Stealth Fighter Showdown: China FC-31 vs. America’s F-35 (Who Wins?)
Stealth Fighter Showdown: China FC-31 vs.  America’s F-35 (Who Wins?)

Stealth Fighter Showdown: China FC-31 vs. America’s F-35 (Who Wins?)

FC-31 looks like F-22 and F-35, but looks can be deceiving – At the Saudi Arabian World Defense Show, held in Riyadh in March, visitors could have been forgiven if they they thought then -one Lockheed Martin F-35 Lightning II exhibited. The American defense contractor was obviously not present at the exhibition, but the Chinese Shenyang FC-31 Gyrfalcon (also known as J-31) was on display, and it certainly has more than a temporary resemblance to Lyn II.

China has long copied – or reverse-engineered – all sorts of Western products, so it’s not surprising to think it copied an American design for its fifth-generation fighter jet. And it would not be the first time. It’s hard not to see the influence from Lockheed Martin F-22 in the Chinese Chengdu J-20, or the Russian Sukhoi Su-33 in the Chinese Shenyang J-15.

However, the single-seater, twin-engine, medium-sized, multi-role FC-31 has taken this even further – so much so that some military analysts have suggested that it is little more than a F-35 stamped “Made in China” on the fuselage. It has even been reported that the similarities of the plane are evidence that the Chinese stole American technology.

Chinese hackers are believed to have stolen several terabyte worth of data related to the F-35 program, including information about Lightning II’s radar design – the number and types of modules used by the system – as well as its engine, including the cooling method used of gases, front and rear edge treatments and contour maps for heating the aft deck.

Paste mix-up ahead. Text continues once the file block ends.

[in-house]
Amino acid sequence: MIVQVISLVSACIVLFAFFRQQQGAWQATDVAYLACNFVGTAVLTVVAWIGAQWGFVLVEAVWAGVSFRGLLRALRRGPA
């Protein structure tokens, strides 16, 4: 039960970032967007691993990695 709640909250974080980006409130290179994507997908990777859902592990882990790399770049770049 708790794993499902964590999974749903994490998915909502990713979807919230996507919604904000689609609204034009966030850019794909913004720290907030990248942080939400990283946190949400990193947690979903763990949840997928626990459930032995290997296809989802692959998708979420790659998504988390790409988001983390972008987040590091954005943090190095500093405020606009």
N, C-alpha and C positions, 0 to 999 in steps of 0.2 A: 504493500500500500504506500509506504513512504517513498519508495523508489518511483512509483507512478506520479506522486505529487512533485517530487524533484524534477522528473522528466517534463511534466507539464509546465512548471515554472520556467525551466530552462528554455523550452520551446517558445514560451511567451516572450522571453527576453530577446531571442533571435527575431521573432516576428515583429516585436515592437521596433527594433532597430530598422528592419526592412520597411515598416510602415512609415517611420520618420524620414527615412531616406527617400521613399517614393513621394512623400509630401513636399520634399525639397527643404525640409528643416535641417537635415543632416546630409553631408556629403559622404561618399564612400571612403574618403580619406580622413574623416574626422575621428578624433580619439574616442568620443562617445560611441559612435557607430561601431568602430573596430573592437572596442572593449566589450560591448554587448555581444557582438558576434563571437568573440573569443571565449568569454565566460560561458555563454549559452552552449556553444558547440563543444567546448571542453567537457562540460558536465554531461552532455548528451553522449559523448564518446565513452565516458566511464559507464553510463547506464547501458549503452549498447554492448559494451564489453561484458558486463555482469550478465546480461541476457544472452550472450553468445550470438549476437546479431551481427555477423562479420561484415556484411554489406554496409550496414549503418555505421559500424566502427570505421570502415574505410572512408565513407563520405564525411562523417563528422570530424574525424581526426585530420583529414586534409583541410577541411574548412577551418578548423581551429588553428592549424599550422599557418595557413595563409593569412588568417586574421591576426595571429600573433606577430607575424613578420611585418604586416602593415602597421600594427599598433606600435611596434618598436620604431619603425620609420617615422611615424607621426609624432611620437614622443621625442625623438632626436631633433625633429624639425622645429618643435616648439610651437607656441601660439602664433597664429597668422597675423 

It was shortly after the hack was discovered that FC-31 was first revealed to the worldas a quarter scale model, at the China International Aviation & Aerospace Exhibition in 2012. A full-size aircraft became official introduced at the Zhuhai Airshow in November 2014.

How do they compare?

Looking aside, it has been reported that the FC-31 has a stealth aerodynamic design as well as stealth coating – but there are other factors to consider, including radar-absorbing coating materials and the use of internal weapons compartments. The latter feature allows the F-35 to operate in so-called “stealth mode”, where it uses a “First Day of War” loadout that could consist of four AIM-120 AMRAAM missiles for air-to-air missions, or a mix of four AIM-120s / GBU-31 JDAM “smart bombs” for air-to-ground missions.

As the name suggests, stealth loadouts are designed to minimize radar cross-sections and to maintain low observability (LO) when enemy air defense systems are operating at full capacity. But as an opponent’s enemy air defense systems – including sensors, air defense missiles, cannon systems and even enemy aircraft – are eliminated, and the conflict enters the “Third Day of War”, the load can change accordingly. Once it is determined that the F-35 no longer needs to rely on its stealth and LO for survival “animal condition” comes into play as the F-35 then inserts externally mounted weapons with a larger radar footprint.

The weapon load is significantly greater. In stealth mode, the F-35 can carry 5,700 lbs internally, while in “beast mode” it can carry as much as 22,000 lbs of both air-to-air and air-to-ground ammunition. Clearly, beast mode can do much more damage, but with more visibility.

At present, it is simply too early to say whether the FC-31 can actually go toe-to-toe with the US and allied F-35s, but it has been reported that the Chinese fighter jet has received largely negative reviews when seen for air shows. Yet it can probably still challenge America’s fourth generation non-stealth fighter jetswhile the most important question remains how it will fare against the F-35.

Now senior editor in 1945, Peter Suciu is a Michigan-based author who has contributed to more than four dozen magazines, newspapers and websites. He writes regularly about military hardware, and is the author of several books on military headwear, including A gallery with military headgear, which is available on Amazon.com. Peter is also one Contributing author for Forbes.

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